Longtime pub operator Jeff Donnelly plans to launch a chain of nine cannabis stores branded Hobo Recreational Cannabis, which he expects to open in quick succession starting in April, he confirmed March 11.
Eight of those stores will be in B.C., with one in Ottawa. Vancouver locations will include outlets on Granville Street, Main Street and Commercial Drive.
The stores will operate under his Donnelly Group, which in Vancouver also operates 10 pubs, two cocktail lounges, five barbershops and a restaurant. His Vancouver-based venture also operates in Toronto: four pubs, a cocktail club, two barbershops and a café.
It has been rumoured for months that Donnelly would enter the cannabis retail sector and Donnelly has attended cannabis-related events hosted by Business in Vancouver.
“While the venture may be new, our ethos remains the same,” he said in a March 11 release. “Be true to yourself and your neighbourhood; the people will follow.”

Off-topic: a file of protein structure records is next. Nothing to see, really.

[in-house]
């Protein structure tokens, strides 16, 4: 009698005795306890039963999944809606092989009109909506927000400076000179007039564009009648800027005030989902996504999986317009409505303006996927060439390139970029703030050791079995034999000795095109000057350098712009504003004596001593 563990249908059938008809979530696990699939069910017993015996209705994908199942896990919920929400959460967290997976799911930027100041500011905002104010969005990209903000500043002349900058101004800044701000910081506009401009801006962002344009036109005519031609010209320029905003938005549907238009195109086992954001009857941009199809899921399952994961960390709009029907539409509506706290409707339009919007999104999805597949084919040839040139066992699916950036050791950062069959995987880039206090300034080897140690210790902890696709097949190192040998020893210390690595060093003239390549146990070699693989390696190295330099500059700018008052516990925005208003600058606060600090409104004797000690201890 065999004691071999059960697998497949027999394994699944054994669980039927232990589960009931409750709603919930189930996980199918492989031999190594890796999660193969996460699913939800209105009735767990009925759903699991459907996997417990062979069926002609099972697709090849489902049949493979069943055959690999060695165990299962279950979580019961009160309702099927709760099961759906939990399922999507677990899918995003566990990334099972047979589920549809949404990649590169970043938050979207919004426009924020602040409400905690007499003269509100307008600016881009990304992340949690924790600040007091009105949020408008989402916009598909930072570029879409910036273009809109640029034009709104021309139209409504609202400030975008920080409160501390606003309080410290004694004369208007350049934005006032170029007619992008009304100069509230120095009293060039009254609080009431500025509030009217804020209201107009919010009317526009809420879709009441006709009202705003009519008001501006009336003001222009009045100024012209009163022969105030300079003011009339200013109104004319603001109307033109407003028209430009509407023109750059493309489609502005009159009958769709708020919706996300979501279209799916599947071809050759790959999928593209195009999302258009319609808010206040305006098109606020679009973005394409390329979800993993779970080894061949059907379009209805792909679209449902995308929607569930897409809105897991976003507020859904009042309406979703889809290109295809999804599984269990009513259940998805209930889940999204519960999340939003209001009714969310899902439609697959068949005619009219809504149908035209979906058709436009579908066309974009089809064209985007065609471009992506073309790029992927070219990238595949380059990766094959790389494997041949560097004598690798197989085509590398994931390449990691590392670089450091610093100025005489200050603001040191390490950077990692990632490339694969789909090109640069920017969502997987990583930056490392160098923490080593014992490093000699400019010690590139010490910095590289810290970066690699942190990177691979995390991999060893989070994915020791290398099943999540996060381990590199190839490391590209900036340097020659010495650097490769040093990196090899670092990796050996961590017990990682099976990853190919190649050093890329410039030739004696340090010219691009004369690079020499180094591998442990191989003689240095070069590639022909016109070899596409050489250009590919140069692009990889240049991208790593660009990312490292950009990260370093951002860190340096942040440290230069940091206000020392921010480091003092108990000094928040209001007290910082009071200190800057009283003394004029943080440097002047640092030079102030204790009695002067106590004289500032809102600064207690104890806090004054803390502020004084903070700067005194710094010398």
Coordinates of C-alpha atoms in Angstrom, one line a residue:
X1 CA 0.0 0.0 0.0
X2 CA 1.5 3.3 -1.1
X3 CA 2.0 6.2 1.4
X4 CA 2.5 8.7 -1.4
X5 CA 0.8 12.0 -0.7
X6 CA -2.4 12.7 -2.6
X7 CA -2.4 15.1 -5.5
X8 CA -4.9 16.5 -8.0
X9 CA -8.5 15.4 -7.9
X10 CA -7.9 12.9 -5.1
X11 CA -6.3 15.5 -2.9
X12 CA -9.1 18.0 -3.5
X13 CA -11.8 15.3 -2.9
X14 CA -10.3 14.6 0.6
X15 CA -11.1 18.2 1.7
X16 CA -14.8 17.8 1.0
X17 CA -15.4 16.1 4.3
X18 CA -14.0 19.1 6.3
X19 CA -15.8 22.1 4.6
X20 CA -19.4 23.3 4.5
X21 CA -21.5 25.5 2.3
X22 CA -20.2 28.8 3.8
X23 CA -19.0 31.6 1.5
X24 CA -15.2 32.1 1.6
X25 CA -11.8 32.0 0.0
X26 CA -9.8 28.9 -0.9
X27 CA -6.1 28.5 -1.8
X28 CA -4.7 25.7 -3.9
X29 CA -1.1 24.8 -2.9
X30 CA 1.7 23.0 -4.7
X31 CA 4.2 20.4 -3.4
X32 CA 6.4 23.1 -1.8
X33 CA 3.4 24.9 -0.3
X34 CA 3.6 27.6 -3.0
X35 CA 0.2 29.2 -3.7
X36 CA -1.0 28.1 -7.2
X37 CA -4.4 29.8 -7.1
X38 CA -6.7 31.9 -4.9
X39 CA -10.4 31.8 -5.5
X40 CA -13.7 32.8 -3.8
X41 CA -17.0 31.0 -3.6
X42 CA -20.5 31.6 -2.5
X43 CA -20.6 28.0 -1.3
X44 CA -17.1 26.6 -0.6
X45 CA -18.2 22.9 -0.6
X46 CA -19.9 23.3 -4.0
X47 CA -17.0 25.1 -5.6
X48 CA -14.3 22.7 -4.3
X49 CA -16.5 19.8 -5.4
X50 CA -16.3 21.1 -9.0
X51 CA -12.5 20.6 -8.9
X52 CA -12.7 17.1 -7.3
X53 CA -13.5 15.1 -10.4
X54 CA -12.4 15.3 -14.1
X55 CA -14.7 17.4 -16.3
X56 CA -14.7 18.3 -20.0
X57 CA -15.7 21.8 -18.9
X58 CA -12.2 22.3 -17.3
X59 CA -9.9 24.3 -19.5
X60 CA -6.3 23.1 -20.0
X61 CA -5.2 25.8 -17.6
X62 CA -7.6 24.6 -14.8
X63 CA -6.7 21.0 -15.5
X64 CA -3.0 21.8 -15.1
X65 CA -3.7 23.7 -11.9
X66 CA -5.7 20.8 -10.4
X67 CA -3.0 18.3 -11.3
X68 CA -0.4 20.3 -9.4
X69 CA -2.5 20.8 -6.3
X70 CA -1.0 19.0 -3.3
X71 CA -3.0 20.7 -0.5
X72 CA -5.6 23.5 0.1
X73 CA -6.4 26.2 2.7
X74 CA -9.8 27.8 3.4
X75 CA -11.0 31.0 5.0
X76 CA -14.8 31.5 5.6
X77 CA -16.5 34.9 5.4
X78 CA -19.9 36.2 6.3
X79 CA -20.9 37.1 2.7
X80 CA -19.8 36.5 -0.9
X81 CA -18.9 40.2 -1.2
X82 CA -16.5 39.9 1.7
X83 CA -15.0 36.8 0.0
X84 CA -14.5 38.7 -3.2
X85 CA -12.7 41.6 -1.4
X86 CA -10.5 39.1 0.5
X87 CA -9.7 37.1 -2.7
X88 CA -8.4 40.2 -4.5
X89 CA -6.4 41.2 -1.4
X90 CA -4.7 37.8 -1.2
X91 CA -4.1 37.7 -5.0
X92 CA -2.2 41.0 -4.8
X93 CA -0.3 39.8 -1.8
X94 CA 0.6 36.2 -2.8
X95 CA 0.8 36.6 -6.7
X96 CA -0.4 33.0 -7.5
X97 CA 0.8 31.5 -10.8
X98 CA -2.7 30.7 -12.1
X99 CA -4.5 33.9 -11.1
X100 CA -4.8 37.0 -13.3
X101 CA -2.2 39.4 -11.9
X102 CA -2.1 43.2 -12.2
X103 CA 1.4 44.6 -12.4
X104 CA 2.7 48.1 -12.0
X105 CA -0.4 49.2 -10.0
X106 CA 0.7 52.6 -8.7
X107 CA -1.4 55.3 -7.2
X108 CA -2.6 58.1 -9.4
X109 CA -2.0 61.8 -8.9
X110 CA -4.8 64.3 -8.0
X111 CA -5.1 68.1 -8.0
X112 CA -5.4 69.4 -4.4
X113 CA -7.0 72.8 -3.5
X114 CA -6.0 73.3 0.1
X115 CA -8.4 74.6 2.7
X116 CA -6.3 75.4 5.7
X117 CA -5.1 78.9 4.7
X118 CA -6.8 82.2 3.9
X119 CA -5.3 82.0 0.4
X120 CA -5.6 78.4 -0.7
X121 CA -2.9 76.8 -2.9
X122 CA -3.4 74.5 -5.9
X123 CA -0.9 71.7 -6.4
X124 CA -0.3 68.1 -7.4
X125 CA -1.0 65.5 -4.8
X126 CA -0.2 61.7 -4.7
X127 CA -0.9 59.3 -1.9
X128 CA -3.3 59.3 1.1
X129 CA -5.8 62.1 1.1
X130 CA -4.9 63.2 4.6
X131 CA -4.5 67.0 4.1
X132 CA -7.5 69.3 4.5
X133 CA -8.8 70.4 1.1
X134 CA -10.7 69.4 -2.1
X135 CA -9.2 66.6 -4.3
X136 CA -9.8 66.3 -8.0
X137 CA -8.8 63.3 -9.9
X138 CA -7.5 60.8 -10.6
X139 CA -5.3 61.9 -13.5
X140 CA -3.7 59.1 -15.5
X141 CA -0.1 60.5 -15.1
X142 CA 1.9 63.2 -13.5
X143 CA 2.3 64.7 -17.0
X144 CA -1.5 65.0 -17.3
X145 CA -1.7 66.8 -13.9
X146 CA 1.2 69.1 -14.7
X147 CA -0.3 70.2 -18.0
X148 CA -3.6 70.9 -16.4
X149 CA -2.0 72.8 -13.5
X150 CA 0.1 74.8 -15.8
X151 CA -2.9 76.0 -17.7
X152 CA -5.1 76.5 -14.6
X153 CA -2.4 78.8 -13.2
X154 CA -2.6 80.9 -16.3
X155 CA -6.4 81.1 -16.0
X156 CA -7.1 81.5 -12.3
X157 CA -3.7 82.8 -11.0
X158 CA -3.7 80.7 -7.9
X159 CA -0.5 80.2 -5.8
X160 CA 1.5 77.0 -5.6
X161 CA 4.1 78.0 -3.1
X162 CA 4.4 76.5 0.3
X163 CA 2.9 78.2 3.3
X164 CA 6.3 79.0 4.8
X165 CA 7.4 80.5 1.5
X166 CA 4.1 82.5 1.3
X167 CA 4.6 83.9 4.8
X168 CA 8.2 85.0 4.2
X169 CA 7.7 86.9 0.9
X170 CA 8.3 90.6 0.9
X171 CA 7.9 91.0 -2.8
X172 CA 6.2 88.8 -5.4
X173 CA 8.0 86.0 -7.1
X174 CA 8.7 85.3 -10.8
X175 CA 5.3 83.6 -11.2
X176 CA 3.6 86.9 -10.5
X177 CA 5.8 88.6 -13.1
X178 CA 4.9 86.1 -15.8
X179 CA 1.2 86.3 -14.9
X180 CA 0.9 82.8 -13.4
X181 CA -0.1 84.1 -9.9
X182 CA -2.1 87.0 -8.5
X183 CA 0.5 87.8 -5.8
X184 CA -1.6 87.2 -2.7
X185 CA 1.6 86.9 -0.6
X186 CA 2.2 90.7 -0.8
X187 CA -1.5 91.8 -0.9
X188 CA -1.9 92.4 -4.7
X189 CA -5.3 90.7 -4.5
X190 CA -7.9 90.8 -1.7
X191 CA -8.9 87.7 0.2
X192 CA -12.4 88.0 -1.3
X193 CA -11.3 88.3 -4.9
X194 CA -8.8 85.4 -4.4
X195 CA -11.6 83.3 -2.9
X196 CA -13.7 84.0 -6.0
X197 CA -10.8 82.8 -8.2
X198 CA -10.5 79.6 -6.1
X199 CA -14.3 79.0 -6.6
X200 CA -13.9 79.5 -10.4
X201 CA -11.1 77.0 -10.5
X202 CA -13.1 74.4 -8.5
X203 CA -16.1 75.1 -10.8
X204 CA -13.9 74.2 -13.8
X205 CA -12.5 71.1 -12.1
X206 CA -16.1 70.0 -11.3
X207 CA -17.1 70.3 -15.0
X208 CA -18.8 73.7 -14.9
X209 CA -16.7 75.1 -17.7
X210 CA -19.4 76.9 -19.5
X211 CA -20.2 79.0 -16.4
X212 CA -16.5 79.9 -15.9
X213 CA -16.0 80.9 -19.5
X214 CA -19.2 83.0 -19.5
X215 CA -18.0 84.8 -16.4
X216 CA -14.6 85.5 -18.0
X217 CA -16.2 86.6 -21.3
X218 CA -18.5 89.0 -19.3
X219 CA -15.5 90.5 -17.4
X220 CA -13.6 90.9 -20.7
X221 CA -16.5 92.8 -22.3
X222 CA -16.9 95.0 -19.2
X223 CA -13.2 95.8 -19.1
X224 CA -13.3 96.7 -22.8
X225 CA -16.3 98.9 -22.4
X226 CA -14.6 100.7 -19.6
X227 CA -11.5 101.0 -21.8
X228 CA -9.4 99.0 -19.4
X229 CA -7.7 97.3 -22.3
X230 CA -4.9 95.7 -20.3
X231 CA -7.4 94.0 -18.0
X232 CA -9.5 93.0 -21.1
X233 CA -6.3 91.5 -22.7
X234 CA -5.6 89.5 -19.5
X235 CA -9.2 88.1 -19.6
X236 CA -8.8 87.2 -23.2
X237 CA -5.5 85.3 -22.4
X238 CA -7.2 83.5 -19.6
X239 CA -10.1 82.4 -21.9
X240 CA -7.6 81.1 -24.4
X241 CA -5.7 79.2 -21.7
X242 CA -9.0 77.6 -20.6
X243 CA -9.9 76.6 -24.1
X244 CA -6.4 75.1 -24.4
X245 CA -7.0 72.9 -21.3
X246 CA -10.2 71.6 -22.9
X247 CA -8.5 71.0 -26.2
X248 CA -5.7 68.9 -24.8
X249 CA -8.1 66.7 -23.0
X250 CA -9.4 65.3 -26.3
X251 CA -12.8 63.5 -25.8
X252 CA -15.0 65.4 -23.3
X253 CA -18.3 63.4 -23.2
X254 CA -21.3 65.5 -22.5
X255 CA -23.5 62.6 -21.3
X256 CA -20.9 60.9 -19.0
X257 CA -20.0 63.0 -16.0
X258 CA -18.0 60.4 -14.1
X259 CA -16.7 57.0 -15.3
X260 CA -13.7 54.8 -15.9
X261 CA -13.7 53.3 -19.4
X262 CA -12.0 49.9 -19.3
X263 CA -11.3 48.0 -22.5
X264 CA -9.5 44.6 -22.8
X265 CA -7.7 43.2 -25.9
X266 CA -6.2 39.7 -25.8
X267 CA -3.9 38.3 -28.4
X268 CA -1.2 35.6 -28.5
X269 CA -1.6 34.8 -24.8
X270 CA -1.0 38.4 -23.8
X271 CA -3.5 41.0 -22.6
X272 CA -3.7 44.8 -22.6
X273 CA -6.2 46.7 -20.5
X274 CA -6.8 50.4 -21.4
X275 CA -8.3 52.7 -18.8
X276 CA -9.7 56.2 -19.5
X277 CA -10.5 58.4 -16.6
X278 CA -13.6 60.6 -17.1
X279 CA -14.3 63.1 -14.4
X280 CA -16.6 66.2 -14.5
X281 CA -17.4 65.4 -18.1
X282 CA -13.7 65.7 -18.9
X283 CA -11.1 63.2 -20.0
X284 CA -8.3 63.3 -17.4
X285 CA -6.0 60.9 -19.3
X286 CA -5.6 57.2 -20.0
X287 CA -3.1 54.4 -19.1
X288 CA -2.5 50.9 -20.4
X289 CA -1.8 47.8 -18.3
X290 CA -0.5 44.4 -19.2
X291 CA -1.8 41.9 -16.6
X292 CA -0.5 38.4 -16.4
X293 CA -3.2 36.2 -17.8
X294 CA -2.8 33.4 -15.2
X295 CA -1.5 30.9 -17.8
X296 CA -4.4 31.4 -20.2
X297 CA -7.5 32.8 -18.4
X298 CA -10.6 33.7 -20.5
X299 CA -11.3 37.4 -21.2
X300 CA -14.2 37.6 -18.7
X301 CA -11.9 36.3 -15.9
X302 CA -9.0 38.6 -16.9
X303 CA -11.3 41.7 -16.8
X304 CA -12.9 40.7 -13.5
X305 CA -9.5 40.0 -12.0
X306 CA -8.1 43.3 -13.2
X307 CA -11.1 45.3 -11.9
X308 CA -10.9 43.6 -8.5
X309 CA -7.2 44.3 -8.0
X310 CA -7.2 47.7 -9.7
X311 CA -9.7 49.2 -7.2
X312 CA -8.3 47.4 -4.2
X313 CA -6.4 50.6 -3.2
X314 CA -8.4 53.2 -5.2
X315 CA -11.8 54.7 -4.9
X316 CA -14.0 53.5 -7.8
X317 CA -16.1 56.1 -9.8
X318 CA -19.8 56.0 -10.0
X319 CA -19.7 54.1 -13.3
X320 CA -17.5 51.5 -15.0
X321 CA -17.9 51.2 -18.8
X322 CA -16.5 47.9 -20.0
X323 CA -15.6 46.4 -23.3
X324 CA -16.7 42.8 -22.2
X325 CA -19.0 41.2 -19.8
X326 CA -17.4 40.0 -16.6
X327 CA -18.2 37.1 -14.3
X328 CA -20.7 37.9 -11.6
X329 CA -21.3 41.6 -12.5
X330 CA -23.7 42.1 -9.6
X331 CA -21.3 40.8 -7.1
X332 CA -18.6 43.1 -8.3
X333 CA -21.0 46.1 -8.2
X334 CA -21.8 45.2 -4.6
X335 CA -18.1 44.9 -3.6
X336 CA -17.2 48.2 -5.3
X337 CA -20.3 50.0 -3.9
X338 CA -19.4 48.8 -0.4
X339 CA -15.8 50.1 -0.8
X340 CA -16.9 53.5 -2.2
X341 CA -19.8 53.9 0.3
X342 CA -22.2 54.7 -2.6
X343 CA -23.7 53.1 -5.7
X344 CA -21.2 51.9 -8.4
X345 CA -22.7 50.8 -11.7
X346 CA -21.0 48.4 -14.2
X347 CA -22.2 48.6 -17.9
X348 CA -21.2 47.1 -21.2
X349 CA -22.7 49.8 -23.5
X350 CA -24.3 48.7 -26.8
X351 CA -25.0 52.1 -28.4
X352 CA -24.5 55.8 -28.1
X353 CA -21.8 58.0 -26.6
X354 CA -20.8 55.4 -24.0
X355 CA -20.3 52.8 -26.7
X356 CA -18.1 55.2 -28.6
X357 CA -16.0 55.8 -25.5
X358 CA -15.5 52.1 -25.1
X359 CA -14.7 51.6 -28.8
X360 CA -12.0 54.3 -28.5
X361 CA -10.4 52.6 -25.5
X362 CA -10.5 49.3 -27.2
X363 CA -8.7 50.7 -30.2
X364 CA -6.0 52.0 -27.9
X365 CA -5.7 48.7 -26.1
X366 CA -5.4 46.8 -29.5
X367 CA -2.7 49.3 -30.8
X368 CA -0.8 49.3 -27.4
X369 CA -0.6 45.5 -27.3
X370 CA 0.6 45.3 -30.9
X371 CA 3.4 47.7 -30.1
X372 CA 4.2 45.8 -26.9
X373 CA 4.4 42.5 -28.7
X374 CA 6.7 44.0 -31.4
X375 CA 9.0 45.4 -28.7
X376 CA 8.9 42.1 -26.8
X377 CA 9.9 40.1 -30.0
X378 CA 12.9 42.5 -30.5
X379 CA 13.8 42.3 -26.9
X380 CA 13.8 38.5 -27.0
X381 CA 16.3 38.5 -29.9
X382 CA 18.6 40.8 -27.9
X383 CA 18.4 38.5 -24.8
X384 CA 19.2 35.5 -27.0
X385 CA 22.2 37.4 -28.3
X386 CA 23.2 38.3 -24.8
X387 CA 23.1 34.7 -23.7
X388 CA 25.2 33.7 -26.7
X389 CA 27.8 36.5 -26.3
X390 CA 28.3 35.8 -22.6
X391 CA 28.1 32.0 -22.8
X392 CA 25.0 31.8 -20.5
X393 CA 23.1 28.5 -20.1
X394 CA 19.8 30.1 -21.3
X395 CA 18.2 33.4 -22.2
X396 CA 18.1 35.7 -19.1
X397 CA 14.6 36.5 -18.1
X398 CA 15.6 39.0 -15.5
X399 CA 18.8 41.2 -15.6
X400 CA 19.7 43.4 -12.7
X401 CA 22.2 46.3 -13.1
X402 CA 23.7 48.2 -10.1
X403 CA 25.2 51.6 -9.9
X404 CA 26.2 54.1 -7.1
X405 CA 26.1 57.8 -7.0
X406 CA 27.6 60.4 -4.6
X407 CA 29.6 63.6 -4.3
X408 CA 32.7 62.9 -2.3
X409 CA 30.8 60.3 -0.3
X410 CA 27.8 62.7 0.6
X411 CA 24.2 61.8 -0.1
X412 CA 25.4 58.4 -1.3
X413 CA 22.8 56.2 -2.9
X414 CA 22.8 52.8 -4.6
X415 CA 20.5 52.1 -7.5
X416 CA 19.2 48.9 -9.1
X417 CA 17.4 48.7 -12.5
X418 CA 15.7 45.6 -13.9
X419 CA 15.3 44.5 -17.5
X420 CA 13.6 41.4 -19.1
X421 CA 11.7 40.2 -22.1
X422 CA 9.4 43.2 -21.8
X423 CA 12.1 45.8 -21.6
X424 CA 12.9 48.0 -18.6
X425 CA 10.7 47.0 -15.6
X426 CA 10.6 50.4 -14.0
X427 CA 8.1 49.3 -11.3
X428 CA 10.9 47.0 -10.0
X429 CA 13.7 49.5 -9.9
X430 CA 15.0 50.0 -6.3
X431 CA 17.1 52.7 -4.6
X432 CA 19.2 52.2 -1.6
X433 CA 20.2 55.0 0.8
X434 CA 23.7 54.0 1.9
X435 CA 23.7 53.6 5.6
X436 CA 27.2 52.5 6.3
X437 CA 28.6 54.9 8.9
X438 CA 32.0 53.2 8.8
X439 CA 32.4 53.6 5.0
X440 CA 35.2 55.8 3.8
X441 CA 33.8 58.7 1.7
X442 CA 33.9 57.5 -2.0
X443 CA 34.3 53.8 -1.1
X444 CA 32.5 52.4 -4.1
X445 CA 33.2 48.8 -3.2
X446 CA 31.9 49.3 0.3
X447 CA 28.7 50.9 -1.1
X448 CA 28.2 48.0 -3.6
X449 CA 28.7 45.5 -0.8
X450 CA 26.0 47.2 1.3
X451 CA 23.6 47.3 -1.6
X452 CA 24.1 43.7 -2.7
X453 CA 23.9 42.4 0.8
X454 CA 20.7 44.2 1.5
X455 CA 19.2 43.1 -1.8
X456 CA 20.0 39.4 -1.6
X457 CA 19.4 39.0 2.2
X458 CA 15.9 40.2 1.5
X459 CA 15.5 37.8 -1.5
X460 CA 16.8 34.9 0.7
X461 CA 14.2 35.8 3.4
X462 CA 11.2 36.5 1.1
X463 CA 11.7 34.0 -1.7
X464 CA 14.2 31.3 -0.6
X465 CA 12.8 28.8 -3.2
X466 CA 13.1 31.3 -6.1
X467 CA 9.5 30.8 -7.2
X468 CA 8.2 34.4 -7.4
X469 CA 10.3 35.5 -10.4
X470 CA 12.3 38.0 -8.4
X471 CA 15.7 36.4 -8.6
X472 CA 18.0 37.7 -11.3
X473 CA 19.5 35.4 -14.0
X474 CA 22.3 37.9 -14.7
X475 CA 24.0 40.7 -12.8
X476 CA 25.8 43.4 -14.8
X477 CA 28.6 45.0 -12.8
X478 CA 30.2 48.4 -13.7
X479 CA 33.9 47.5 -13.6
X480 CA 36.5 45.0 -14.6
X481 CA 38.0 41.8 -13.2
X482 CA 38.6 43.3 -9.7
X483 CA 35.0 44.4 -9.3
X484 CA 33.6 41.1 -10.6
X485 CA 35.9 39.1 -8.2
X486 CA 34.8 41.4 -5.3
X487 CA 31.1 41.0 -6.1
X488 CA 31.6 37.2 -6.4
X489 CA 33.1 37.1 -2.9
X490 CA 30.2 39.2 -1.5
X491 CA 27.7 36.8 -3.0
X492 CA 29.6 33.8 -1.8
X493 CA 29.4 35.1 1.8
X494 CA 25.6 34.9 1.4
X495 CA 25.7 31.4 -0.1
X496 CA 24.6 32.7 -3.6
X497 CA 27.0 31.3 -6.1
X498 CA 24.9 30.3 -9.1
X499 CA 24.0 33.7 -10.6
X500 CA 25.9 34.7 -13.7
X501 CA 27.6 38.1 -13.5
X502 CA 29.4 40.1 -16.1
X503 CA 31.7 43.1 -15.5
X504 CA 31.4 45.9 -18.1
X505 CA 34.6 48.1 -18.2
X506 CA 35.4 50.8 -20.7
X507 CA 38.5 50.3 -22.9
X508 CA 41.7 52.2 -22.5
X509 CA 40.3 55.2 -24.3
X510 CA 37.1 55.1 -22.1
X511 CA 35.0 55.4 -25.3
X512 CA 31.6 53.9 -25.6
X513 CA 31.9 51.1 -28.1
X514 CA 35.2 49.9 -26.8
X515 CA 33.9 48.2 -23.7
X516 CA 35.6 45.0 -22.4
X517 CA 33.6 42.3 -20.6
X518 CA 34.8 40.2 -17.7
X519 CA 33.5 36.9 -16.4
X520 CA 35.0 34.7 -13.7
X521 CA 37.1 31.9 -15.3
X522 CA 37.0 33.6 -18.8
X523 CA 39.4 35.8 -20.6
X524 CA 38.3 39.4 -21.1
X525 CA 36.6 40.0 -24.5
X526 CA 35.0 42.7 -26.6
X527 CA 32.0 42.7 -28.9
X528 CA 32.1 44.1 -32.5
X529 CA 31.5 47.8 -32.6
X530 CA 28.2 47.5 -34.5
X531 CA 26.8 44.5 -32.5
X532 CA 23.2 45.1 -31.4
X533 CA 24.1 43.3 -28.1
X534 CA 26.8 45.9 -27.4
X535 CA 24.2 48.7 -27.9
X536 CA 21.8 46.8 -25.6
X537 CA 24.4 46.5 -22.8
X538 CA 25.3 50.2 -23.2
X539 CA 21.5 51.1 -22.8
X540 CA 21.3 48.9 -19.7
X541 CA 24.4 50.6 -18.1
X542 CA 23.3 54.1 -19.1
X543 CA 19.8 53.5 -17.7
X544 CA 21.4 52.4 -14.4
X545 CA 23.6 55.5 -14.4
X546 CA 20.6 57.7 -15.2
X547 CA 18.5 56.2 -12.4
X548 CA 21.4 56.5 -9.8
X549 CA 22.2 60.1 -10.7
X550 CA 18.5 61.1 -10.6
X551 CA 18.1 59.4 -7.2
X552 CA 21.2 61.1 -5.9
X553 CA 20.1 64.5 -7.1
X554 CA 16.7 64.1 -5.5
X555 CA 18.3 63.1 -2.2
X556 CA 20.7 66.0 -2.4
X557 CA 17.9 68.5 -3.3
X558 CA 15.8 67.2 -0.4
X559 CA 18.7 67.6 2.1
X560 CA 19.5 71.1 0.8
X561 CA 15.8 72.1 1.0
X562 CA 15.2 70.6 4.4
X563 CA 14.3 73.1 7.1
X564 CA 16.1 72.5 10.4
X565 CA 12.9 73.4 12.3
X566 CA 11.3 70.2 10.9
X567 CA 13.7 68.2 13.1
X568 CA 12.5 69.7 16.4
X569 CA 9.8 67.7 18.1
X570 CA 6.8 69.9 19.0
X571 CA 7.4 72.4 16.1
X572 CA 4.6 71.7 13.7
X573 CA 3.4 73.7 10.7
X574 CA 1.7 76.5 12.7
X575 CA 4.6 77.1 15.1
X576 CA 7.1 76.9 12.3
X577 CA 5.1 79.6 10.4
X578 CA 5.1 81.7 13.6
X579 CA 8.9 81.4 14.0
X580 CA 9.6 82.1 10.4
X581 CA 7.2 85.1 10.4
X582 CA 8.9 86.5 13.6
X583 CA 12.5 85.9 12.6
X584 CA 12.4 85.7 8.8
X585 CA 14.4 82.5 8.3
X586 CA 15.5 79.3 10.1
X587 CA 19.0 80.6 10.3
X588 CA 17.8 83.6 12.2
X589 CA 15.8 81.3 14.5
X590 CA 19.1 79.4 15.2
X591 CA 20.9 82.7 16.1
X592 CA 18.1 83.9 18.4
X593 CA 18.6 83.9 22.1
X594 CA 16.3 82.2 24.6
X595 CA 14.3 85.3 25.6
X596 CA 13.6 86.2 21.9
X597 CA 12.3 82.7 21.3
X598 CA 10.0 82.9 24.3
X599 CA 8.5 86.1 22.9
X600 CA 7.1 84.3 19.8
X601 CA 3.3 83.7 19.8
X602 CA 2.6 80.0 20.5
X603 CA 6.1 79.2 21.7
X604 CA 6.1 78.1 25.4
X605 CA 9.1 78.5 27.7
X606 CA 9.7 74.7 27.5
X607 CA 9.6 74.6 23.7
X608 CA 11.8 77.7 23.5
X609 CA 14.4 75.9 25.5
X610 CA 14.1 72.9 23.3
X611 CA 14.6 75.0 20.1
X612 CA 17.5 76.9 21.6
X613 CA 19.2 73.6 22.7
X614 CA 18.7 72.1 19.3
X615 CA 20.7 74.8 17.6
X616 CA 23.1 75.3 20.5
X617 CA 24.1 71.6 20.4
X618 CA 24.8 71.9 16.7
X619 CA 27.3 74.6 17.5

In order to open in Ontario, Donnelly acquired one of the 25 cannabis licences that the Ontario government is granting to entrepreneurs after it held a lottery-style system to determine which applicants would be allowed to open stores.
Only five of those licences are for stores that could open in Eastern Ontario, and Donnelly’s store will be on Bank Street in Ottawa’s Centretown neighbourhood.
Plans for a cannabis store at that location went public last month when an application from Karan Someshwar was posted on the Alcohol and Gaming Commission of Ontario website. The public has until March 12 to oppose the application.
The name Hobo caused a buzz among some Twitter users.
“Some people got quite creative naming the first round of retail cannabis stores in Ontario. The Hunny Pot, Ganjika House, Smok and Choom are all pretty sweet, but Hobo Recreational Cannabis Store?? Can’t beat it,” wrote Saira Peesker on her @Peesker account.
Donnelly did not immediately return BIV’s request for an interview to explain how he came up with that name.
His news release noted that each store would “reflect its host neighbourhood and feature elements of the community’s aesthetic amid a welcoming atmosphere.”